In addition to machine-based censoring, such as blocking of keywords, thousands of human censors are deployed in China each day to filter and delete content deemed “dangerous or harmful” on Chinese social media services such as Weibo and WeChat. During the recent pro-democracy protests in Hong Kong, the Chinese government blocked Instagram, the photo-sharing service owned by Facebook that had been available here.
Although Zuckerberg was not pressed for details on whether the Facebook block may ever be lifted, his visit to China is just the latest sign that the company is working toward bolstering its presence in the Chinese market and finding new opportunities here.
In July, Bloomberg News reported that Facebook signed a three-year lease last spring to rent more than 8,600 square feet of office space in Beijing’s central business district. This week, Zuckerberg was named a board member of China’s top business school, Tsinghua University School of Economics and Management, the scene of the Q&A session.
Zuckerberg joined the board along with IBM Chief Executive Virginia Rometty and Carlos Brito, chief executive of Anheuser-Busch InBev. Given that the business school board has extensive connections to China’s central government and serves as a network and meeting ground for influential policymakers and international businesspeople, Zuckerberg may find the role useful for finding new avenues to discuss his company’s access to the Chinese market.
As of September, the number of Internet users in China has topped 1 billion, government data show, and 870 million access the Web on mobile devices. Major American technology companies such as Facebook and Apple are desperately trying to strengthen their foothold in the massive market.
Zuckerberg’s visit to the Middle Kingdom this week coincides with a China “road trip” by Apple Chief Executive Tim Cook, who met with Chinese deputy prime minister Ma Kai on Wednesday in Beijing at the Zhongnanhai government headquarters compound. Among the topics the two covered was user data security, the official New China News Agency reported.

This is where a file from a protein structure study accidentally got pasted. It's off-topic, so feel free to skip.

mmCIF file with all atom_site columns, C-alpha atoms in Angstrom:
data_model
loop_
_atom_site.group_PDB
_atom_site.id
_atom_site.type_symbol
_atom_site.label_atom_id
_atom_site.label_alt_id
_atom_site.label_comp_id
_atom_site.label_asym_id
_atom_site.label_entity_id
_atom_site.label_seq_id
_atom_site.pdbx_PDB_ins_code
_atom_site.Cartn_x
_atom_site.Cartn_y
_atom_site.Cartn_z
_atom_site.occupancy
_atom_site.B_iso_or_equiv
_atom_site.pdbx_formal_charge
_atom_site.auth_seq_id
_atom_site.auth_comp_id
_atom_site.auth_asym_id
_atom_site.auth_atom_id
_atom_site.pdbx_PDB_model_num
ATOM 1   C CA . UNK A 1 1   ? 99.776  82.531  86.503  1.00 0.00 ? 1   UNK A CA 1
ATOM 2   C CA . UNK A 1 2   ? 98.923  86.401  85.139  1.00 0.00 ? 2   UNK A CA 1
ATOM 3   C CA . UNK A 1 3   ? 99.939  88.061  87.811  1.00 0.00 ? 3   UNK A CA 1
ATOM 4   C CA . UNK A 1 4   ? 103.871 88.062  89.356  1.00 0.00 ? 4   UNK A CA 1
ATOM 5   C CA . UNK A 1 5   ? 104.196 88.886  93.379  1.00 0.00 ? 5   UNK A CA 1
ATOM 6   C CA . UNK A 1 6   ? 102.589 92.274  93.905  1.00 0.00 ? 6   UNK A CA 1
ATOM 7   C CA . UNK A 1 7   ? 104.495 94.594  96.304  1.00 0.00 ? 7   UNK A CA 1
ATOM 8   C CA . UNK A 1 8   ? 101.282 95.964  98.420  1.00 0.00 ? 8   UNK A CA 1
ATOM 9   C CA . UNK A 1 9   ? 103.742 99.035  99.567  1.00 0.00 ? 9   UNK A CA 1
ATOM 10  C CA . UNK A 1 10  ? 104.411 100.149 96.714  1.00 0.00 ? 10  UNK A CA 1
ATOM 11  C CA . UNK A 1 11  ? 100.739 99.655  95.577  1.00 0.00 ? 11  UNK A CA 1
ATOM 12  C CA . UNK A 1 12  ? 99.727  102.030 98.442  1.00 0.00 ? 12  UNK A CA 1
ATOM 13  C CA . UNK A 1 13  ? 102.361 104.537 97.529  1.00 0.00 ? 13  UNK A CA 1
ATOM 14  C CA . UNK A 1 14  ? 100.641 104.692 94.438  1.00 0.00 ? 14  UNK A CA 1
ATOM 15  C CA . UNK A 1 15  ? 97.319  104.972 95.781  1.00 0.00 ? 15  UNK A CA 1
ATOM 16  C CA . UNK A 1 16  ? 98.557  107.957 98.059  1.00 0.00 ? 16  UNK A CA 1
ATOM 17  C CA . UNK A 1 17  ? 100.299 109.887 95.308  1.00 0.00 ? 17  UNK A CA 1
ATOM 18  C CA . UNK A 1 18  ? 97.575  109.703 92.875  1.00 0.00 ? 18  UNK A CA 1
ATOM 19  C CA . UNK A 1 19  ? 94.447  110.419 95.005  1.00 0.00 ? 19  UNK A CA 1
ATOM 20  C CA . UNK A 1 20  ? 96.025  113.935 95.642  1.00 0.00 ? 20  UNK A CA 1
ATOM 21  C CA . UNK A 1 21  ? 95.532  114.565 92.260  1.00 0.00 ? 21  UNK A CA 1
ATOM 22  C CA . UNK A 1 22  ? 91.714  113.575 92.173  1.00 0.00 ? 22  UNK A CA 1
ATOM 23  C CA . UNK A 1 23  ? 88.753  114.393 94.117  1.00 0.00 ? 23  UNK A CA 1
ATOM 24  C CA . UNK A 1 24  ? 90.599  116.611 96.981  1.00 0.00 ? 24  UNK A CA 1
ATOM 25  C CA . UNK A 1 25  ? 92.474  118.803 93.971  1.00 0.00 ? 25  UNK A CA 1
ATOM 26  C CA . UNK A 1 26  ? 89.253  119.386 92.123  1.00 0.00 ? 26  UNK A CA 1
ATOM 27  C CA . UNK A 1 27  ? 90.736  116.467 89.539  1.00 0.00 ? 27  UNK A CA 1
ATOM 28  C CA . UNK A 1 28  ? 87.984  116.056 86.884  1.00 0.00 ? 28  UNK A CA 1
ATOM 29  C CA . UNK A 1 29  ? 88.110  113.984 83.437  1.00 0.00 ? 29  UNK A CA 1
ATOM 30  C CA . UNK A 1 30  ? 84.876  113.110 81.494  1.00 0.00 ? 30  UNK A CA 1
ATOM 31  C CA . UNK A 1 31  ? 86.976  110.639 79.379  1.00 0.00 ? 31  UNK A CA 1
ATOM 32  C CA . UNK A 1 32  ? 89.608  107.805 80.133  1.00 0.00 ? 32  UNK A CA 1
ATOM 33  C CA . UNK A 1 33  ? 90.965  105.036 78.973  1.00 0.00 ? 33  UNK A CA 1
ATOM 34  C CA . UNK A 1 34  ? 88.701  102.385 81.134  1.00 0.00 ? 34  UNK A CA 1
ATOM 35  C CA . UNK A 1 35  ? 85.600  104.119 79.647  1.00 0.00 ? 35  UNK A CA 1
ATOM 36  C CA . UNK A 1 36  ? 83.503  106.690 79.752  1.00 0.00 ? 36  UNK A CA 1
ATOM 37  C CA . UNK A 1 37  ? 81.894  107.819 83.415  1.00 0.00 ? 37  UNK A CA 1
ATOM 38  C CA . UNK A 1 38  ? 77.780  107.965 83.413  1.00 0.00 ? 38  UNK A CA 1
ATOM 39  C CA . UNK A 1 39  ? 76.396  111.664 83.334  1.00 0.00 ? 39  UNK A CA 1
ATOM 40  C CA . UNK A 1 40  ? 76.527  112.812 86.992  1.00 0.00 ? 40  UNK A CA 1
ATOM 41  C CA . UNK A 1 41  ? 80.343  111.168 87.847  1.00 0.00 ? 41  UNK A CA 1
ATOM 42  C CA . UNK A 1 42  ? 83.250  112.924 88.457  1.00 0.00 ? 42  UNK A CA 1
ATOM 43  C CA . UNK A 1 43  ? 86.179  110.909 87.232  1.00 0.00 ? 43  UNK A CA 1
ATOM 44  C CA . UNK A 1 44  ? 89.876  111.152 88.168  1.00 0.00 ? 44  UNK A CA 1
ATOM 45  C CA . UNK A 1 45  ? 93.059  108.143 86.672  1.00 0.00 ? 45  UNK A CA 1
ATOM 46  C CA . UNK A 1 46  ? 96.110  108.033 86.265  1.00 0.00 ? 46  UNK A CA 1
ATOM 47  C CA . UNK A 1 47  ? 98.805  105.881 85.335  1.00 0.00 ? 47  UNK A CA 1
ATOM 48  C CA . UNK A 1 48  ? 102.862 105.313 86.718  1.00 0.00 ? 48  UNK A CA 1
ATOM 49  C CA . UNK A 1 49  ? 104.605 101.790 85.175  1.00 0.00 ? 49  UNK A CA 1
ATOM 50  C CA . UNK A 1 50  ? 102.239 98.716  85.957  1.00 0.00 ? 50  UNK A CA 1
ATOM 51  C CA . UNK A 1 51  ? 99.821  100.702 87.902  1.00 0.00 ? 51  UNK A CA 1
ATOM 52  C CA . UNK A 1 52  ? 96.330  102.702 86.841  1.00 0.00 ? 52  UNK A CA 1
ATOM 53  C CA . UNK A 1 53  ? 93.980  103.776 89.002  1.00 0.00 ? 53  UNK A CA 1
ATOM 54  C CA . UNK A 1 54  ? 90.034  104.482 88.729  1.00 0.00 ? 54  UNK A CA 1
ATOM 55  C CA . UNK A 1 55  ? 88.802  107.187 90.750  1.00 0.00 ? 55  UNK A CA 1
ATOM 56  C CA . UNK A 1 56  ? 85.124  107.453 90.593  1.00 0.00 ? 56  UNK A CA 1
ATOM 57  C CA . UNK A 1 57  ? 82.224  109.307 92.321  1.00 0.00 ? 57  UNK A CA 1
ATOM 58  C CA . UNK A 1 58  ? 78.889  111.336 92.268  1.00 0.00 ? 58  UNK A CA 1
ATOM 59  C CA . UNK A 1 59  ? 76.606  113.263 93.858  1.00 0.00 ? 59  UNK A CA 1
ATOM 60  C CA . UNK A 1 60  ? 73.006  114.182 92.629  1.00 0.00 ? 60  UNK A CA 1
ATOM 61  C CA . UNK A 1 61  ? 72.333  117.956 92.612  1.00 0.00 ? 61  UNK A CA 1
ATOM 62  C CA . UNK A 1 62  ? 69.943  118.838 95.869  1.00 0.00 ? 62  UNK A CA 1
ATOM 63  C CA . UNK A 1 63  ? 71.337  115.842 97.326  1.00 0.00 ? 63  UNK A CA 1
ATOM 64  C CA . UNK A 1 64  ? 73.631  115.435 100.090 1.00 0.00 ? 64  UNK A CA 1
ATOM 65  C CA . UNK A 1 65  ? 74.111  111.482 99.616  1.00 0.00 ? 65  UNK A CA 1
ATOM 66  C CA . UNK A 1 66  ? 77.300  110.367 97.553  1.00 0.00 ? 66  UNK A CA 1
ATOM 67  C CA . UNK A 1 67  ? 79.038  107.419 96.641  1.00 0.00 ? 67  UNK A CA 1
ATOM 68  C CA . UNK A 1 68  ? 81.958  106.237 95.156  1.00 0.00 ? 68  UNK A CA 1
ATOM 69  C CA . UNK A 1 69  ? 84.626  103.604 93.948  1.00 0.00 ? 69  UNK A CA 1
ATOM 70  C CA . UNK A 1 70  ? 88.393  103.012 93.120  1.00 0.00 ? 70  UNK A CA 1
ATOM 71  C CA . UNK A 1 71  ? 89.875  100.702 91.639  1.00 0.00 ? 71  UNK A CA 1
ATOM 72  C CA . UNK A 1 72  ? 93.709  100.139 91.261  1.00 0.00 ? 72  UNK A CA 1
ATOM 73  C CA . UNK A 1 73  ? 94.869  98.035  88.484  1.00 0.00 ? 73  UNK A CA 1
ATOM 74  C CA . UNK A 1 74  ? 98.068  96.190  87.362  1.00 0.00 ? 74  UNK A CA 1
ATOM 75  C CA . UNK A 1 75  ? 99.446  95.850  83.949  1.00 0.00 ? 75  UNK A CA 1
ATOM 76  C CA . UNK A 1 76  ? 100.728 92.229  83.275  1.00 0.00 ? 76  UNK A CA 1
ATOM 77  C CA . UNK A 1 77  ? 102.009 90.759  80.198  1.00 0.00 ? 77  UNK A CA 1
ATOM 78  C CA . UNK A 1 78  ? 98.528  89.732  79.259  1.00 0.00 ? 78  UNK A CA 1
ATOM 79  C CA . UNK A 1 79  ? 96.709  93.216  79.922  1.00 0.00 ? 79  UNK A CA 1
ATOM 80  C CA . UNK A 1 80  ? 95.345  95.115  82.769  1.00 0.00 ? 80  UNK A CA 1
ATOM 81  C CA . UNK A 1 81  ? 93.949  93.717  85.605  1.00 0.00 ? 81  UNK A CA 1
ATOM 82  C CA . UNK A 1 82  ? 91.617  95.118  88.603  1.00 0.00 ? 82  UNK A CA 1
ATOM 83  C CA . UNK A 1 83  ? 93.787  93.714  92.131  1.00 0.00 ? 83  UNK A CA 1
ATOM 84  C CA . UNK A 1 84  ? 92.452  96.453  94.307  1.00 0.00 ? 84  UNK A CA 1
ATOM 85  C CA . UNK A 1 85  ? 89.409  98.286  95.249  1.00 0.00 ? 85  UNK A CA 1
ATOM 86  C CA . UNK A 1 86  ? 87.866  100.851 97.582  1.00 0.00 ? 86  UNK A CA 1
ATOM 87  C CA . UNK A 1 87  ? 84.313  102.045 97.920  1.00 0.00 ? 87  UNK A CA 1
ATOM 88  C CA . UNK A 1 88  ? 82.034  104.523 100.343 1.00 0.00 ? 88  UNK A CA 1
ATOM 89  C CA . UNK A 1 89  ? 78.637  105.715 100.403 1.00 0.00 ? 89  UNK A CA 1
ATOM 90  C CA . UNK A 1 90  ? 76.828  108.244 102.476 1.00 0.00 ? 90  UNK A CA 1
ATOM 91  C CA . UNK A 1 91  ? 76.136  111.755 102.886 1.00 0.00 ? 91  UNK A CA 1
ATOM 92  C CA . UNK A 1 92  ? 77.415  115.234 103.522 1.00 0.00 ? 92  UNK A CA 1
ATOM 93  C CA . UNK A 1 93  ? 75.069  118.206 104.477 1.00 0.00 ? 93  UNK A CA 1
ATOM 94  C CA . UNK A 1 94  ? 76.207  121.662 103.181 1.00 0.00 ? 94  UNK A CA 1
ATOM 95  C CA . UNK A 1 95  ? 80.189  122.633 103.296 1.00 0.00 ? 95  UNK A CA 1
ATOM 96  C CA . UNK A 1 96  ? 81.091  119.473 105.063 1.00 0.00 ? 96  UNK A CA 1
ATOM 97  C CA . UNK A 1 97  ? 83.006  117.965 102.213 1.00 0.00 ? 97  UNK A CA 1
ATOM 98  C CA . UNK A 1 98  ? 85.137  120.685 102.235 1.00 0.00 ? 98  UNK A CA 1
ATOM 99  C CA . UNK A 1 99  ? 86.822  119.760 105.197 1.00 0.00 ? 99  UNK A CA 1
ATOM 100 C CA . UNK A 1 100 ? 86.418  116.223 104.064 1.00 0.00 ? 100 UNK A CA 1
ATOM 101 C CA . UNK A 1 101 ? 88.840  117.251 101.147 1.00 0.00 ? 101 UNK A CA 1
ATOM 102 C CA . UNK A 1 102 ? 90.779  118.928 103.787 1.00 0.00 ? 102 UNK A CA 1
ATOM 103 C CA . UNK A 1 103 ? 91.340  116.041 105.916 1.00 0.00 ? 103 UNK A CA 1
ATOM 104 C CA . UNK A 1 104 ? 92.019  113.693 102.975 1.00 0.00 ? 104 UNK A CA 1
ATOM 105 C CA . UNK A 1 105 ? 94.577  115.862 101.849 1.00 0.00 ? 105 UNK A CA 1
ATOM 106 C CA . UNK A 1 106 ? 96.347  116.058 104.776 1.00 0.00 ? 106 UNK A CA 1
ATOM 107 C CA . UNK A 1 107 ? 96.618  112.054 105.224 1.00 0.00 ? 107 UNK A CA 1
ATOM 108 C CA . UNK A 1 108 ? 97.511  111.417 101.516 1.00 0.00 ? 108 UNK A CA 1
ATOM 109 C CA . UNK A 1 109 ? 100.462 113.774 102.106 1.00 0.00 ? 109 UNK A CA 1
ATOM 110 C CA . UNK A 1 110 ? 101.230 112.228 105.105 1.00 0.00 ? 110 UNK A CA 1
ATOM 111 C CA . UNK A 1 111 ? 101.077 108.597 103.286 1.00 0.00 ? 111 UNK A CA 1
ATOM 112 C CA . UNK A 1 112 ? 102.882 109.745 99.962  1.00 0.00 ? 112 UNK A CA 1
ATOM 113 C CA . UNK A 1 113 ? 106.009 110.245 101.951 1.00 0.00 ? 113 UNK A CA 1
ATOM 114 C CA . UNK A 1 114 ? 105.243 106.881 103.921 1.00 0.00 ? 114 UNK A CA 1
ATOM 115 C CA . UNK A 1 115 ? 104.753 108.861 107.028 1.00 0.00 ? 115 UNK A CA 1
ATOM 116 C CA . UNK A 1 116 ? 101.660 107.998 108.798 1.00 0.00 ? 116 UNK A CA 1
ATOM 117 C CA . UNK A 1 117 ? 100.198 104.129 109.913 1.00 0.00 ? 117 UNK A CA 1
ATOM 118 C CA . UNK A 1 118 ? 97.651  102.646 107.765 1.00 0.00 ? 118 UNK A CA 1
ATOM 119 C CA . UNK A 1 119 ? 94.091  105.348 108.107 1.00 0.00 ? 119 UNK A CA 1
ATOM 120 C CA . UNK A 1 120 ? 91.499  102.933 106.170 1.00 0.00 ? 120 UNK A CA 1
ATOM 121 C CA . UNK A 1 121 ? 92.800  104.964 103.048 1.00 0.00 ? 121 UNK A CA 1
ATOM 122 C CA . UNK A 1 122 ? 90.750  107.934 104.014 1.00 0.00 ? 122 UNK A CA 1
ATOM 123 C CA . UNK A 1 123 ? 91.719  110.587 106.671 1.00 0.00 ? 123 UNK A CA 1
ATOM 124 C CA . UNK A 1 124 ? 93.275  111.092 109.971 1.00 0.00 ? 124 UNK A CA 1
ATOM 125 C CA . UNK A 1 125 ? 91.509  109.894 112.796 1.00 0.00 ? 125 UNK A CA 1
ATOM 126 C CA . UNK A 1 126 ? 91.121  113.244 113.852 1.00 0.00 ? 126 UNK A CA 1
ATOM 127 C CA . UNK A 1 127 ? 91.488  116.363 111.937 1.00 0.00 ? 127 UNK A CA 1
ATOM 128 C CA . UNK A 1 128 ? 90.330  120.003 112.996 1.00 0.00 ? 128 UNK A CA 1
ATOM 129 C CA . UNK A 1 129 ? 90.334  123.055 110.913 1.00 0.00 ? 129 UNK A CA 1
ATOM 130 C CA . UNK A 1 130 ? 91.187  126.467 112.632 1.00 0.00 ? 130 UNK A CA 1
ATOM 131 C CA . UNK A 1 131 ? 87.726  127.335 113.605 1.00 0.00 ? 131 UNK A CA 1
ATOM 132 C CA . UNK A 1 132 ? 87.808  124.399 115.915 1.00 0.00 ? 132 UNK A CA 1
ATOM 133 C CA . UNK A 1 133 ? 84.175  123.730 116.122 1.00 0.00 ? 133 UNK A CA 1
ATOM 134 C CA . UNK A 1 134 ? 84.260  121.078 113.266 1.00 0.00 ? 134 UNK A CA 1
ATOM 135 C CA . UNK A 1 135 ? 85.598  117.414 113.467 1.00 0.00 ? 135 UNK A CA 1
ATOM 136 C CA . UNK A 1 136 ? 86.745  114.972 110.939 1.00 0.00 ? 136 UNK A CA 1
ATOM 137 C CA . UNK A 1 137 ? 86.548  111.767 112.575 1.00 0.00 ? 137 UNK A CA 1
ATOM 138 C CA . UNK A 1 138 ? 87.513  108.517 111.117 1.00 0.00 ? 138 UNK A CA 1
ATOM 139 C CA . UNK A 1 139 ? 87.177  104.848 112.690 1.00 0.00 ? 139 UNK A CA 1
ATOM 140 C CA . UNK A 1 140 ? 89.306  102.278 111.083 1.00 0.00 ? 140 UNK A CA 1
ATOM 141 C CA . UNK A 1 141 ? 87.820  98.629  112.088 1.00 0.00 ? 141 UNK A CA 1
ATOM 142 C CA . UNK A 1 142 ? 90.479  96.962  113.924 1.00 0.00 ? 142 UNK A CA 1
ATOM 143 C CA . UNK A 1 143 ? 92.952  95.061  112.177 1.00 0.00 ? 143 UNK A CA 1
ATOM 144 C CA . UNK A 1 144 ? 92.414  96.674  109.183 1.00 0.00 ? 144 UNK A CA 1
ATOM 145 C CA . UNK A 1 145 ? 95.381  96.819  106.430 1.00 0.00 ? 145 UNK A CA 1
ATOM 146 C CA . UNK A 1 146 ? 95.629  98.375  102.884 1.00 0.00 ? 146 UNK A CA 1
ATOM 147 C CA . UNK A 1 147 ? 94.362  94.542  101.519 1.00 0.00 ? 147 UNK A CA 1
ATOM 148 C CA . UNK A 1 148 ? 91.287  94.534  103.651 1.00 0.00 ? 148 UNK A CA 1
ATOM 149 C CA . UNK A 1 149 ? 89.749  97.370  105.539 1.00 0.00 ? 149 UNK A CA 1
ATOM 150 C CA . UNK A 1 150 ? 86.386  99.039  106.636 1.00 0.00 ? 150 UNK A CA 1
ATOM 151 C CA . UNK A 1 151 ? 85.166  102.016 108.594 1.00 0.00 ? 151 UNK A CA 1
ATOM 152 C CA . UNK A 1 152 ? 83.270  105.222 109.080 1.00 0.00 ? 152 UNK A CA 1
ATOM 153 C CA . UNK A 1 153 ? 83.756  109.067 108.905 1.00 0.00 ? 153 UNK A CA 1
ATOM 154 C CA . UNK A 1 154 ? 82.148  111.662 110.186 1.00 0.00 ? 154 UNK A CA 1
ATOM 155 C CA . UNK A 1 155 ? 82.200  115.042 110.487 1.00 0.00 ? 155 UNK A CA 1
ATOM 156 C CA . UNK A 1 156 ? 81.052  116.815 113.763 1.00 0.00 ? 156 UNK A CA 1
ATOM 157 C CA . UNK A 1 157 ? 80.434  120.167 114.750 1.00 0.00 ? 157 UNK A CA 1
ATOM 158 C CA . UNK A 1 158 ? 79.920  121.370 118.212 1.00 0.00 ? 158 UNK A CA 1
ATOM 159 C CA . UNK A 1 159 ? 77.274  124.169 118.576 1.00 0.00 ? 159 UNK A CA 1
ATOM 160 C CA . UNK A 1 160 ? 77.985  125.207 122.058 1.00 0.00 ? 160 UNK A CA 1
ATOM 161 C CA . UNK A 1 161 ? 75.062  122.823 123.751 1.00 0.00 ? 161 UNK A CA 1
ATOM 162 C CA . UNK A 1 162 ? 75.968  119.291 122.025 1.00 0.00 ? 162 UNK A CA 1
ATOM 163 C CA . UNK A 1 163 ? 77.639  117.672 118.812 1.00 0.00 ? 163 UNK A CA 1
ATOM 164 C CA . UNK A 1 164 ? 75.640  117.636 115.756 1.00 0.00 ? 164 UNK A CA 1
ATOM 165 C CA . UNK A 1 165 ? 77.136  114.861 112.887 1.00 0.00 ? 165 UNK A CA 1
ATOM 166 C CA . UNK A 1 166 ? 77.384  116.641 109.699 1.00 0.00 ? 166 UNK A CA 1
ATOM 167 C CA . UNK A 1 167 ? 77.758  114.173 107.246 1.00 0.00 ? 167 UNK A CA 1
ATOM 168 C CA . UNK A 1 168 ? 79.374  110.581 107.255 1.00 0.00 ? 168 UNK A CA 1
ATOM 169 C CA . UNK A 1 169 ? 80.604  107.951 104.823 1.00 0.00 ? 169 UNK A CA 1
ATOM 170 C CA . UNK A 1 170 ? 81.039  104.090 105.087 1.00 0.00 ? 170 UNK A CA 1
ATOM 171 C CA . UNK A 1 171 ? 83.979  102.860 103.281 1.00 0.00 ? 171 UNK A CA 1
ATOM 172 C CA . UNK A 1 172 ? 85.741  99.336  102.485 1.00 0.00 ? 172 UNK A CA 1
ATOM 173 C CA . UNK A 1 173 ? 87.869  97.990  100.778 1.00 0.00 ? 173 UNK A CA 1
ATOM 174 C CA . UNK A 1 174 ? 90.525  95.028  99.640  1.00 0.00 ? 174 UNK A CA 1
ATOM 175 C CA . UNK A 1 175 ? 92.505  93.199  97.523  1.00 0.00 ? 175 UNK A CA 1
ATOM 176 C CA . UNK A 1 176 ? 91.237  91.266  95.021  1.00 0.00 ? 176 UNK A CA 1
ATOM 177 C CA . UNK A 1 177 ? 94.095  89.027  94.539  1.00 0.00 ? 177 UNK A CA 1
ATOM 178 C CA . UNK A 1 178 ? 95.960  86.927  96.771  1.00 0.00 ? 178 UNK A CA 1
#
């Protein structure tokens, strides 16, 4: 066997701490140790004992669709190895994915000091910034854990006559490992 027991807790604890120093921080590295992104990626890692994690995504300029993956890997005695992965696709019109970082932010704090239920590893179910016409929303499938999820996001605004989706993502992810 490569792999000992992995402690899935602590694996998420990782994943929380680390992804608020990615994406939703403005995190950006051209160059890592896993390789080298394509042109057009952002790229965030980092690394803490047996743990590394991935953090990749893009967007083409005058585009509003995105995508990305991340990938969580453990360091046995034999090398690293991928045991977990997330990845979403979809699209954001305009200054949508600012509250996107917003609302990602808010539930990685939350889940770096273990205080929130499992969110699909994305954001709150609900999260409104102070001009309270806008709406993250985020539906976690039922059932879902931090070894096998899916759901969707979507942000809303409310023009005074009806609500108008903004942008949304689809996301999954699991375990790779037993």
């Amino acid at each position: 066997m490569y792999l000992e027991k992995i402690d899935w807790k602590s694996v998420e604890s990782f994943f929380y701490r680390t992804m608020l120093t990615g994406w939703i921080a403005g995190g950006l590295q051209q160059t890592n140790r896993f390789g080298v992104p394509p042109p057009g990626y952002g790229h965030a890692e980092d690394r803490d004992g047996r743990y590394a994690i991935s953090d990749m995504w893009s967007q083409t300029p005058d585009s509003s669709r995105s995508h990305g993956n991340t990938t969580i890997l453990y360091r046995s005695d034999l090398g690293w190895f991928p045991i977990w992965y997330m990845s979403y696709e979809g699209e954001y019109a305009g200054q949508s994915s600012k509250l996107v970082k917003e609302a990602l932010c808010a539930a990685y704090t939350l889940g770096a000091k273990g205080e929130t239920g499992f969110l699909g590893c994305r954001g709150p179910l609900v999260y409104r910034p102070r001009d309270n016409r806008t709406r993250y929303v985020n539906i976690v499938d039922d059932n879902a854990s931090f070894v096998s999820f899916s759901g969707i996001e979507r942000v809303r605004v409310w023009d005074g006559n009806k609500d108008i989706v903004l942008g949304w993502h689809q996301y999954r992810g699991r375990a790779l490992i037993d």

Cook’s visit came in a week when Chinese users of Apple’s iCloud service reportedly faced man-in-the-middle attacks through a fake certificate. Technical analysis by Internet security experts suggested that the attack originated from China.
Video clips of Zuckerberg’s talk made big headlines in China and circulated widely on services such as WeChat. But some Chinese Internet users expressed frustration over all the ballyhoo concerning Zuckerberg -- given that Facebook remains essentially invisible to anyone in mainland China who doesn’t use VPN software to scale the country’s so-called Great Firewall.
“Tsinghua University is really special. They invited the CEO of a website that doesn’t even exist on earth to give a speech and speak Mandarin with Shandong accent,” said one commenter on Weibo who writes under the name Queenkrule.
Others noted that Zuckerberg himself must use VPN while in China, because he was able to upload a video of his Tsinghua session to his account.
“When he finished the Q&A, Zuckerberg scaled China’s Great Firewall secretly and posted the video of on his Facebook page,” Zhuang Xiaopi, a Weibo user from Fujian, noted on his account.
Tommy Yang in the Beijing bureau contributed to this report.